Paul Thulin: I agree with you and am fine having my work associated with a new way of seeing/storytelling…..Thinking and classifying within a traditional photography discourse, I detect a rising photographic “movement” with origins in earlier photographic genres and practitioner styles such as directorial photography, appropriation, Frank’s “shooting from the hip,” Clark’s posing of fellow addicts, Meatyard’s family album, and slow exposure early“documentary” photography that obviously arranged subjects while attempting to record “history” (i.e. Mathew Brady civil war archive). Traditional boundaries/genres/categories in fine art photography are undoubtedly beginning to expand and/or deteriorate depending on what discourse, history, and materiality you associate with and define your practice, as well as what photography “market” is providing one an audience.
Feinstein: What do you think is the most noticeable contemporary shift?
Thulin: Digital imaging and new media technology is transforming how we receive and interpret images, how we make them, how we structure subjectivity, and how we tell stories and define “truth”. It is especially changing how we relate to a previous era of analogue representations of truth and storytelling by complicating it and allowing us room to reimagine how to communicate and contextualize subject matter to a contemporary audience.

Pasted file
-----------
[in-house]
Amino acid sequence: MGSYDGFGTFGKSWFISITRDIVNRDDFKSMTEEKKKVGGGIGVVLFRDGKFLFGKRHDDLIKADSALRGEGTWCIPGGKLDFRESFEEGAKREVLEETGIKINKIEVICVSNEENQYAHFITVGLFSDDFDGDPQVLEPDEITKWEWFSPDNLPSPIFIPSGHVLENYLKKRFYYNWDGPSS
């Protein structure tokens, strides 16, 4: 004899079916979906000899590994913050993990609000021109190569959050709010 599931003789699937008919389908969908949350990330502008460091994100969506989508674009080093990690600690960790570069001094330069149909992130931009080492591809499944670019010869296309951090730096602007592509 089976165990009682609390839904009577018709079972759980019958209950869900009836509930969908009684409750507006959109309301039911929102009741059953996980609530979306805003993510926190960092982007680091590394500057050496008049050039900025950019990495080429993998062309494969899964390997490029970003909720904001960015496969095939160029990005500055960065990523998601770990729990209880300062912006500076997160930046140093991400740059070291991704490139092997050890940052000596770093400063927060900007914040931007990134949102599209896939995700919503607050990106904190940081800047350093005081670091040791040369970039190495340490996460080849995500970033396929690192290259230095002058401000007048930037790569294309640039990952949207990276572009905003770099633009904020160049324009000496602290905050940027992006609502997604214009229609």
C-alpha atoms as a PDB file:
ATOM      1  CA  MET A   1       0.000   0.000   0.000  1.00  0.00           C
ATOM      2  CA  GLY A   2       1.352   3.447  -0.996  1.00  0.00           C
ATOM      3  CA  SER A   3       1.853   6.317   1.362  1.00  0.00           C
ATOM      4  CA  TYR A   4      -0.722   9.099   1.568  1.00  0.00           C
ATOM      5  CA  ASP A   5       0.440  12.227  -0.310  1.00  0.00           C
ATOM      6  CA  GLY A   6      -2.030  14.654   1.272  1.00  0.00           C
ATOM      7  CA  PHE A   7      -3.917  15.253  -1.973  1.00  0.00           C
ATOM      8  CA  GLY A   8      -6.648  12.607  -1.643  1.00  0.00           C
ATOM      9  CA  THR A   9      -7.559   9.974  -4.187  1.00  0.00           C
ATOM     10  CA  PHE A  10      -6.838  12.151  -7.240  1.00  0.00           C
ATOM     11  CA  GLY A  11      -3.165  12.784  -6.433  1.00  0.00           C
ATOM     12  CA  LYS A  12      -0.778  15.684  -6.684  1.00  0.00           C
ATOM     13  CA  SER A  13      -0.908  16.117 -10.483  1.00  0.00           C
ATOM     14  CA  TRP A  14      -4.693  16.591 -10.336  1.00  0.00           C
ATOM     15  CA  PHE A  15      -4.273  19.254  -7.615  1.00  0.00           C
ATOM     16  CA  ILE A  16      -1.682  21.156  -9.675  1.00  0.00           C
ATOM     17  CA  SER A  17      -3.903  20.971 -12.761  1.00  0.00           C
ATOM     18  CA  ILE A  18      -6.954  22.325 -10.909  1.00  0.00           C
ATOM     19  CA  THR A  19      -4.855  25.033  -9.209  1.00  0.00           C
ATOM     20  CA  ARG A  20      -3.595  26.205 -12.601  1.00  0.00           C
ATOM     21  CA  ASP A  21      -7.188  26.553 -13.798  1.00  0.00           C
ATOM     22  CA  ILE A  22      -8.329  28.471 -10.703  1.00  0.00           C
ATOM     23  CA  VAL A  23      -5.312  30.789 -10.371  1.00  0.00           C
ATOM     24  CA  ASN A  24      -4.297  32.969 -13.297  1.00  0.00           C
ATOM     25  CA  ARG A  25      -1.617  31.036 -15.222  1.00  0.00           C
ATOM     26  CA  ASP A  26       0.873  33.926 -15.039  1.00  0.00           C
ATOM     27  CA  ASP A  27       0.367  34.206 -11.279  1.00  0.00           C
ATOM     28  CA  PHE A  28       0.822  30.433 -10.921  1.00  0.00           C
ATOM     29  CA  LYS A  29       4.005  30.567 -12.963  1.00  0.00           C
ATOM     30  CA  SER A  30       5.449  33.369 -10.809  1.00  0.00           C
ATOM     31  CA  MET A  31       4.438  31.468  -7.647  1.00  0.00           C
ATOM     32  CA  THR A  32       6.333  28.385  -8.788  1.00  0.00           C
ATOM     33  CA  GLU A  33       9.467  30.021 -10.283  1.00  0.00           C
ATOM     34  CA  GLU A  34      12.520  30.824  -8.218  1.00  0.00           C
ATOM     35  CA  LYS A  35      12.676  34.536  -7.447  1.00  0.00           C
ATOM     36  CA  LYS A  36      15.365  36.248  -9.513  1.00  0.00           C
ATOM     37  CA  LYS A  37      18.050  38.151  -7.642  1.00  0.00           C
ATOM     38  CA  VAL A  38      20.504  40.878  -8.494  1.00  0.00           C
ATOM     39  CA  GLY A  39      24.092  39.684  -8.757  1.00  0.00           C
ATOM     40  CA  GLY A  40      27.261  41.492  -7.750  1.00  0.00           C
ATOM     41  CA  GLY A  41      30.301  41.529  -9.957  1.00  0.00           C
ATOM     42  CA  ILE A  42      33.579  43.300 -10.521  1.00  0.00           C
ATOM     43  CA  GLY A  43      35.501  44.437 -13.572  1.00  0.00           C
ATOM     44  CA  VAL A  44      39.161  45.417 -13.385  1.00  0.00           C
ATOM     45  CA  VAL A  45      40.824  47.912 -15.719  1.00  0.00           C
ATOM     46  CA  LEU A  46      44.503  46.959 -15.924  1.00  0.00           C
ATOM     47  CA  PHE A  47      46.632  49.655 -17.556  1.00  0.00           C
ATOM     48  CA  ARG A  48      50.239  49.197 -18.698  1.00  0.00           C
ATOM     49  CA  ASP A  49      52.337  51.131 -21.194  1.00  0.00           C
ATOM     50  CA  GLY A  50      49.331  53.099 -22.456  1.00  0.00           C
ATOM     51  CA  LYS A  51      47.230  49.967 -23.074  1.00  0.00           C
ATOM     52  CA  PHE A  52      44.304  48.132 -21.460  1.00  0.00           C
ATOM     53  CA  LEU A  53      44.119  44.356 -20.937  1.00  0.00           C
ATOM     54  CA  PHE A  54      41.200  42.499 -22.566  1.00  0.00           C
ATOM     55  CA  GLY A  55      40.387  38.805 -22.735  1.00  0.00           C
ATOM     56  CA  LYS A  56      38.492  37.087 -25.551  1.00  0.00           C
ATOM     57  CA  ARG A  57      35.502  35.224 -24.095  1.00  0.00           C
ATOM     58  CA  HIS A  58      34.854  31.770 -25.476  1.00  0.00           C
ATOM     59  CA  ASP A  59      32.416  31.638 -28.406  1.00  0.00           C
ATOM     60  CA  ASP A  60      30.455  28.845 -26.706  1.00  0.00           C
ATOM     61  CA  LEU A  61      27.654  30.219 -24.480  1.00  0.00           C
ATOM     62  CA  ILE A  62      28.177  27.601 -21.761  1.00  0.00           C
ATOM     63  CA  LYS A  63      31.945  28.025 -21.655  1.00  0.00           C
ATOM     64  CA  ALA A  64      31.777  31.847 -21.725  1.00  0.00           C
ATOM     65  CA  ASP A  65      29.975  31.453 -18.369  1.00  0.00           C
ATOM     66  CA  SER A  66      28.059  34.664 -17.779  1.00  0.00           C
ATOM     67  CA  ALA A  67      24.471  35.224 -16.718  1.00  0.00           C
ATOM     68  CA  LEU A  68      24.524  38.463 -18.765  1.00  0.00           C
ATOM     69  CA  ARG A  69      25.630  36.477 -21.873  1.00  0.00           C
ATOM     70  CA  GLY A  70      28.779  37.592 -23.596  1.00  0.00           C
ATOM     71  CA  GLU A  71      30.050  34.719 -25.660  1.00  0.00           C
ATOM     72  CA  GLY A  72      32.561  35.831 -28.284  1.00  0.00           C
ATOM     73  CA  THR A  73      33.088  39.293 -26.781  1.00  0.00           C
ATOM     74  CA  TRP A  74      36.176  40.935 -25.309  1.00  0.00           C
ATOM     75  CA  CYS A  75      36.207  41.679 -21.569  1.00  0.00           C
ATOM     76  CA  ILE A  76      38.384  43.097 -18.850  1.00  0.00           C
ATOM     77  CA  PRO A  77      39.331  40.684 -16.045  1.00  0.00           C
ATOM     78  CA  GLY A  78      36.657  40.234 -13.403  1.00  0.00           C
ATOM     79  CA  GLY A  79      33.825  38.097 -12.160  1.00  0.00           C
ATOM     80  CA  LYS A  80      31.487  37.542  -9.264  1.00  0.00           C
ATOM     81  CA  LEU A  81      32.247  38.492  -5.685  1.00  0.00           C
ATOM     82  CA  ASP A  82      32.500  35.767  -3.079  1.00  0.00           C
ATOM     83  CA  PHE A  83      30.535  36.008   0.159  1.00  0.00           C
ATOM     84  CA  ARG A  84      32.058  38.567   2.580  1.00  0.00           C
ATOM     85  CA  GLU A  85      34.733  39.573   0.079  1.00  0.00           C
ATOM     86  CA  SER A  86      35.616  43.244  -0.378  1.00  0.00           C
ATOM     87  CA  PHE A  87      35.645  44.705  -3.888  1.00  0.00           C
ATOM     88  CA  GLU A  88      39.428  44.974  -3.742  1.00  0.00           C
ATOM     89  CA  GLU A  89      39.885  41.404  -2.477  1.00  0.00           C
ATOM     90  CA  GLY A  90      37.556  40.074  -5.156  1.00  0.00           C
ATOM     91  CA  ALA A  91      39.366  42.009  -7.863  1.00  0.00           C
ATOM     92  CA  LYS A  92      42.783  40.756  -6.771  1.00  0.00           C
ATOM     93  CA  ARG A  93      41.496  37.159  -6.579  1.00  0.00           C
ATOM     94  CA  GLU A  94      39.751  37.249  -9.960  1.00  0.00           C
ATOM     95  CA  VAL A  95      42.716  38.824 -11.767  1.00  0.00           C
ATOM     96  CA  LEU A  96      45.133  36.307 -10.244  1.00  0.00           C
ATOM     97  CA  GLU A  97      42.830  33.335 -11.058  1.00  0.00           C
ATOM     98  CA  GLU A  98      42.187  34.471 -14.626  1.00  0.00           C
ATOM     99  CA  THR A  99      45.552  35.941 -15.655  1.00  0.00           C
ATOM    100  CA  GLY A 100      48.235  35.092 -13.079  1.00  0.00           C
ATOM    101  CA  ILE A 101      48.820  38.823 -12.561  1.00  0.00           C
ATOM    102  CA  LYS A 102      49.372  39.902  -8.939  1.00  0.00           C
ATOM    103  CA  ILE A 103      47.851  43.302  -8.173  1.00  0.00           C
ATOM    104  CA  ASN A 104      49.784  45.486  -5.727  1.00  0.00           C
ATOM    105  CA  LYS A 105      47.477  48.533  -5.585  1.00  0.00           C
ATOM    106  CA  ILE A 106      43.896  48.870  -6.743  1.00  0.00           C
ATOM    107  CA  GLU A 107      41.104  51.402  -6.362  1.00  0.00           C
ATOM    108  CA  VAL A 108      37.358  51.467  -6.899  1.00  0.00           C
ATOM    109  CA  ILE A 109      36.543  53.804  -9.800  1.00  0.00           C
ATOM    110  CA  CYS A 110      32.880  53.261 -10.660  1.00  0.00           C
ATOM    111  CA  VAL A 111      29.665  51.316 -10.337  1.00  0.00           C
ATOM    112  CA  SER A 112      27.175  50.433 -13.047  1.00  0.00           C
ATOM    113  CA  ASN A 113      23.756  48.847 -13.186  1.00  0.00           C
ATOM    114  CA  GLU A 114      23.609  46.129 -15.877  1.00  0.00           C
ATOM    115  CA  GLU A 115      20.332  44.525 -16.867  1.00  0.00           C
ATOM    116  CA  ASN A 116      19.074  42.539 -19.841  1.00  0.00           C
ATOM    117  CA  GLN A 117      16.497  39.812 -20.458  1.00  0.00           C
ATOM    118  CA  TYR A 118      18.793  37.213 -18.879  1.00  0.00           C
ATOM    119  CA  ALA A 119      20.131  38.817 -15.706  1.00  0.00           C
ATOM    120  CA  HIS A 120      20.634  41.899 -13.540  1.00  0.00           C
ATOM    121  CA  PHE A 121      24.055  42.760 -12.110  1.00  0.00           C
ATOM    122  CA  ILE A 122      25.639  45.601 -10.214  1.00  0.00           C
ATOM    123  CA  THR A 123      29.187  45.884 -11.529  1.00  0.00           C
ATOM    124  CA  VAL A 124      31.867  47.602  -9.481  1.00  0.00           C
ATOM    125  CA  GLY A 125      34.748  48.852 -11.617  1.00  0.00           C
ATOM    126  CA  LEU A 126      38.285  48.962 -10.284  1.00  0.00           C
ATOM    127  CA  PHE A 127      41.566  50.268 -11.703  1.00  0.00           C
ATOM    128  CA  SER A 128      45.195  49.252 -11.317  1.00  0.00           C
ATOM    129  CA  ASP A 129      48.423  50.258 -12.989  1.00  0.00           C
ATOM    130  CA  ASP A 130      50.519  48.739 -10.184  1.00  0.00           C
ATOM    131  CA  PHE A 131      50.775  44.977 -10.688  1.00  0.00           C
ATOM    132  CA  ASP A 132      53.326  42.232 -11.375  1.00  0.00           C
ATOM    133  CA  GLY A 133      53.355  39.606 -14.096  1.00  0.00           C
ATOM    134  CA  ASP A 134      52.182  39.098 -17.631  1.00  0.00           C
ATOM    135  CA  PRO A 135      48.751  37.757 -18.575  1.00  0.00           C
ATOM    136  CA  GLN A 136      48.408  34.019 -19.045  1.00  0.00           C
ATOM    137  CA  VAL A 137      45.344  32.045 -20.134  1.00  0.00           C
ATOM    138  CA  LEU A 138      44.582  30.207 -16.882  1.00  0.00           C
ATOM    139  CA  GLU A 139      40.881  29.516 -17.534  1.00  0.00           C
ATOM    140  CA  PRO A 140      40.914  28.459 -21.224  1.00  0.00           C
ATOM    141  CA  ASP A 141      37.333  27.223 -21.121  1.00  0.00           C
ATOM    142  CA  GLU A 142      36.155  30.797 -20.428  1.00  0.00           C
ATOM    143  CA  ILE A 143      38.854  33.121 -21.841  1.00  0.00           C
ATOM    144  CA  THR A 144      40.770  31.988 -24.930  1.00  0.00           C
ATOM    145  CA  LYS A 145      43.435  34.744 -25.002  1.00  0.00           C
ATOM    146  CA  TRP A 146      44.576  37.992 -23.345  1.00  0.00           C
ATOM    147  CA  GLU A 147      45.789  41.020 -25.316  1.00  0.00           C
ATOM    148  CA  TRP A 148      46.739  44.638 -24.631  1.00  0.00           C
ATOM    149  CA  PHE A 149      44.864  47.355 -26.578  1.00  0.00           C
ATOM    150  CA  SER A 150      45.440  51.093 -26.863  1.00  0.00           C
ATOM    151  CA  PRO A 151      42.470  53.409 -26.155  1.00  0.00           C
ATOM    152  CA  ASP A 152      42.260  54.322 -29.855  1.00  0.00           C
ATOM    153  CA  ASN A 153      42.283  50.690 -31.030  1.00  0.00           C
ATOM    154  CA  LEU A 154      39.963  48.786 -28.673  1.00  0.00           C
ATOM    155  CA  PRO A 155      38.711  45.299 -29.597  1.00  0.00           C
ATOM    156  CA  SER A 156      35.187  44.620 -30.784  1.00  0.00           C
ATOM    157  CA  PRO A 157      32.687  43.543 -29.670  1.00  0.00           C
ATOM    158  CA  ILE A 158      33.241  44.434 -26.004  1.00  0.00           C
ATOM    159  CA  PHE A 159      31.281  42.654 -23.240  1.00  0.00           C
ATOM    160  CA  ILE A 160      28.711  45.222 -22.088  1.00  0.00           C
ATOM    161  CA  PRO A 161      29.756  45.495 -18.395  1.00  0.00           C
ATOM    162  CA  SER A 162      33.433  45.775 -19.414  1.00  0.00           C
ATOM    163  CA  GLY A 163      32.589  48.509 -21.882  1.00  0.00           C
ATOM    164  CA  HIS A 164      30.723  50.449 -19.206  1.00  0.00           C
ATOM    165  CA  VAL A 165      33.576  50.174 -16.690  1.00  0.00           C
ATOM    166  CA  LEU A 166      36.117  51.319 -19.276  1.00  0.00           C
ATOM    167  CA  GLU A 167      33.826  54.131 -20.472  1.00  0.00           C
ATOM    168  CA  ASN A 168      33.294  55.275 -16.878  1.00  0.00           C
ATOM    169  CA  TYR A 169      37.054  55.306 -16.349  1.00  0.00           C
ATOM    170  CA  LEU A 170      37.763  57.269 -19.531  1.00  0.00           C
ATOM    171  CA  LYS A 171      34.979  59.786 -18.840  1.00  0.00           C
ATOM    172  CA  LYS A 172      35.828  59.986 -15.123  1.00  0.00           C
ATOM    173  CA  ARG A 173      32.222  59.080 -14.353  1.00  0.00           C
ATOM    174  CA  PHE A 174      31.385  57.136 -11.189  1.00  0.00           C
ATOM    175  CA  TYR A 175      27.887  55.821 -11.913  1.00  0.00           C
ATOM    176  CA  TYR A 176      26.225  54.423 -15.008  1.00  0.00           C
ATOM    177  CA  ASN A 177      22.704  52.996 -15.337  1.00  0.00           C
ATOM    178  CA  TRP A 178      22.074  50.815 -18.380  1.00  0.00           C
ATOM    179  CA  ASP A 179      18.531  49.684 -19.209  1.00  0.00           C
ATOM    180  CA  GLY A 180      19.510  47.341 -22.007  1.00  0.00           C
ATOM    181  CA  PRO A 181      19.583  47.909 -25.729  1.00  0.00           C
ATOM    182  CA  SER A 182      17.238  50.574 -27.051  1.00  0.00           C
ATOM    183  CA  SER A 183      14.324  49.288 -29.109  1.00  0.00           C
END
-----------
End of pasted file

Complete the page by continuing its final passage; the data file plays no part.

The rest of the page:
Regardless, many analog era educated/trained but contemporary photographic practitioners and critics dismiss digital media representation, subjectivity, materiality, transmission, and narrative as trivial, lacking a knowledge of history, and too susceptible to manipulation and distraction to ever be able to seriously interact, transform, challenge earlier genres, categories and authorship arising from the language field (Foucault) of analog photography. This dismissal is to be expected and is natural when considering all of the conflicts and arguments we can find in any history between practitioners/theorists of an old media vs a new one. Reminds me of David Foster Wallace saying that he could not relate to a prestigious professor’s sense of the literary because the older generation had not been raised on television. Television has a particularly unique quality of fractured narrative (consider commercial breaks) and episodic characterization.